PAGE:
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American Red Cross offers pet first aid training

By jim Published: July 23, 2009

Akron, Ohio — The American Red Cross is known for helping to keep local residents and their families healthy and safe. Now with its “Pet First Aid” training, the Red Cross is spreading the word that it can do the same for our four-legged friends as well.

The Pet First Aid and CPR classes – one for dogs and another for cats – are offered at the Red Cross locations in both Akron and Ravenna. For additional information or to register for the classes, interested pet lovers can visit the Chapter’s web site at:

Pet First Aid and CPR classes provide a strong foundation in the basic tools, techniques and practices for first aid and CPR specifically tailored for dogs or cats. Conducted in a single, two-and-half hour session, Pet First Aid and CPR includes hands-on training, plus a companion pet first aid manual, Dog First Aid or Cat First Aid.

Like the classes, the manuals explain emergency care procedures for pets in simple terms supported by full-color illustrations. A companion DVD is also included which features easy-to-follow, step-by-step directions covering topics from giving medication to administering CPR and rescue breathing. The manuals can be purchased separately (cost: $16.95) at the Chapter’s Summit or Portage county offices, as well as through the organization’s online store at

Most households in the U.S. include at least one pet. “The classes are a ‘must’ for pet lovers – homes with a dog or a cat or both should include someone familiar with pet first aid,” points out Mary Ellen Coneglio, the Chapter’s Director of Programs and Services. “We know pet owners enjoy a very special bond with their pets – they’re a part of the family. Just like with people, accidents and emergencies can happen and being prepared by knowing what to do can make a lifesaving difference.”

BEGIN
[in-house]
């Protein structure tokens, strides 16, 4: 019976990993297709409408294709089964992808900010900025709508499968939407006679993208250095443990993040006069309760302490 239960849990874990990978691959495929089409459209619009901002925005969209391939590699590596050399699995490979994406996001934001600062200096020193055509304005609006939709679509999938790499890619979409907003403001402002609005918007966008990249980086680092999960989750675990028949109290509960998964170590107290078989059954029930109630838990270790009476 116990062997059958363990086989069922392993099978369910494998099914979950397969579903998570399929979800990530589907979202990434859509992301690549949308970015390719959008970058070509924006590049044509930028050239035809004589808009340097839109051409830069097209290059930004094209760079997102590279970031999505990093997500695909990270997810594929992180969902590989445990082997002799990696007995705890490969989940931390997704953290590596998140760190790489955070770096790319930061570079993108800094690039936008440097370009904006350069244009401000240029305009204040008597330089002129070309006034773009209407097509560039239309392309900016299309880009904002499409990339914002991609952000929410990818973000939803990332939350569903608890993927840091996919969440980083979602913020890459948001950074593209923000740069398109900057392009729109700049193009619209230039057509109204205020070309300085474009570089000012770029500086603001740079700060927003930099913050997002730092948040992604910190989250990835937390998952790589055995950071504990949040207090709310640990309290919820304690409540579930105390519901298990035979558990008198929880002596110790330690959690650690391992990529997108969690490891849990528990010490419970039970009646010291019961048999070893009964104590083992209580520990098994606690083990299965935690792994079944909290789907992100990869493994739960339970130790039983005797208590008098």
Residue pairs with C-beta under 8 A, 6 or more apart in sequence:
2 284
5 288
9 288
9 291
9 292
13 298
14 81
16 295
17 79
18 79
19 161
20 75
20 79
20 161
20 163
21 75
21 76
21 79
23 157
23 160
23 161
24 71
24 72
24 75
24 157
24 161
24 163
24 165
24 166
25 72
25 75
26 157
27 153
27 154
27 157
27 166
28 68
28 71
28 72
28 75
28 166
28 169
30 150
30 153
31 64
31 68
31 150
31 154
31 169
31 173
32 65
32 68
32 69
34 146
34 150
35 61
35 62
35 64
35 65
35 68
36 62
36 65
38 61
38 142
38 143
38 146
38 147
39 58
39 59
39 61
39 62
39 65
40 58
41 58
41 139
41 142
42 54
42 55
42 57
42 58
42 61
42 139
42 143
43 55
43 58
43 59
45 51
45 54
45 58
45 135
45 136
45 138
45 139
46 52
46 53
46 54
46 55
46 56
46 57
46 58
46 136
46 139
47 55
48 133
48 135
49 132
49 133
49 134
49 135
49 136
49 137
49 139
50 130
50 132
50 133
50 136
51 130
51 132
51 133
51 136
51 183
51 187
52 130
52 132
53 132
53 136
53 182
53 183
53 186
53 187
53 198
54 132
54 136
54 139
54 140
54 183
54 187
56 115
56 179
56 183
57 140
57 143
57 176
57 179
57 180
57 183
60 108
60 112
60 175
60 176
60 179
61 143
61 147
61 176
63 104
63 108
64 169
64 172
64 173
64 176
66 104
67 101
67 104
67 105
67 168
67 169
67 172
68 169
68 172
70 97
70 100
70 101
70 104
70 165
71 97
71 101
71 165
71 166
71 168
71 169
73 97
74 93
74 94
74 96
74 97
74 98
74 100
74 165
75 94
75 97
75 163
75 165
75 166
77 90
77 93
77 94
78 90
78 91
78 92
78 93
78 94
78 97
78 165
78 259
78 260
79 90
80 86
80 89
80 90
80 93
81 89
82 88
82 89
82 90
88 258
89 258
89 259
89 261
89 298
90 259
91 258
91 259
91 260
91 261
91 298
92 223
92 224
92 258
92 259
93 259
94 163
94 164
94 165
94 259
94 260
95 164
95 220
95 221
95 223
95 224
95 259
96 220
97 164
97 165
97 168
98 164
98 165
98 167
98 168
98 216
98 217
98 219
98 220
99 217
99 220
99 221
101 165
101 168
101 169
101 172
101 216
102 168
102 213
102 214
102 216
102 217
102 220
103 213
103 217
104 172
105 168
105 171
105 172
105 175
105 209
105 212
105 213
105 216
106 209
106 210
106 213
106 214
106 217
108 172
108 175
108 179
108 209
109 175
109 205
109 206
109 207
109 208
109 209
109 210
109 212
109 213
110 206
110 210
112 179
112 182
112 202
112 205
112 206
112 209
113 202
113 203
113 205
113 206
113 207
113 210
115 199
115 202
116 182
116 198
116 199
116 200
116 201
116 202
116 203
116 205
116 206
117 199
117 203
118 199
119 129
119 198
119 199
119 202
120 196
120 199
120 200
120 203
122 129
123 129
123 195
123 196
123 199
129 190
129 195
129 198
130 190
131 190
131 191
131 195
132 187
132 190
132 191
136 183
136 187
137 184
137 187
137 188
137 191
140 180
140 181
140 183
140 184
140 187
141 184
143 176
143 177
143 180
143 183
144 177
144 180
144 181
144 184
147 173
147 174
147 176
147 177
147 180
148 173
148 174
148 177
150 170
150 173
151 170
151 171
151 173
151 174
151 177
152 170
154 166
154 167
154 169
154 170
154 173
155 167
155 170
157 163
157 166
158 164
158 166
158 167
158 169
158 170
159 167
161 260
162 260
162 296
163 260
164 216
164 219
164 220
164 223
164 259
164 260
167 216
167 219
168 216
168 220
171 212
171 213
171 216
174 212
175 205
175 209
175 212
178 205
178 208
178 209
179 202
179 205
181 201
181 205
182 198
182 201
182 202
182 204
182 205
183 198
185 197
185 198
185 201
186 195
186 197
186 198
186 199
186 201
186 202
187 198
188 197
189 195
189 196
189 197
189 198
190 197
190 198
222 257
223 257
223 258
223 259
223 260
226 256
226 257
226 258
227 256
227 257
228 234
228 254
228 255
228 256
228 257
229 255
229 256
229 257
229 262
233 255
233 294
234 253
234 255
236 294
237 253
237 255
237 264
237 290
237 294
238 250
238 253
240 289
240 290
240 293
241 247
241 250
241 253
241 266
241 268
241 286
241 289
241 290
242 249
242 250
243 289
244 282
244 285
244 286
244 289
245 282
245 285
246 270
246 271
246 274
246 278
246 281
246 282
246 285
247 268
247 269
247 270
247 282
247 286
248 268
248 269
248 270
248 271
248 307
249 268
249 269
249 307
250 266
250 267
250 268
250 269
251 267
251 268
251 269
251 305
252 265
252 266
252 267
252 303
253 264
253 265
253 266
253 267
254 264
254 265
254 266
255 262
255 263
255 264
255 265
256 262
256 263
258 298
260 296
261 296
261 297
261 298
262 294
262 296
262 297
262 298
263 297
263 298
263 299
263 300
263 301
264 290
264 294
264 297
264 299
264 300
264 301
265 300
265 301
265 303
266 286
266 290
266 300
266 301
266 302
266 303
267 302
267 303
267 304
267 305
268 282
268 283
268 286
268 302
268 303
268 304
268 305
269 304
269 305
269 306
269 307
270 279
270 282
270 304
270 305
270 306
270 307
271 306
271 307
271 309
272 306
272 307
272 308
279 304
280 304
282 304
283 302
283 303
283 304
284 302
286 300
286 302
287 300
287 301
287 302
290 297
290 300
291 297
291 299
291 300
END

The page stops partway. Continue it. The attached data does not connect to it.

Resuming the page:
Among the topics covered, the Pet First Aid and CPR classes instruct attendees to:

-- Recognize and respond to an emergency is to know what is normal for your dog and know how to recognize and emergency.
-- Determine dehydration, pull up on the skin at the back of your dog’s neck; it should spring back to the normal position immediately.
-- Keep your pet’s vaccinations up to date.
-- Take your adult pet to the veterinarian at least yearly.

“For those who are unable to attend the classes, we recommend purchasing the appropriate manual as a helpful lifesaving resource,” suggests Coneglio. “The manuals also support our mission of keeping pets and their families healthy and safe. They’re perfect additions to home reference libraries. Plus, they make great gifts for the pet lover in your family!”

For more information about keeping pets safe and healthy, visit or contact the American Red Cross of Summit and Portage Counties at 330-535-2447.

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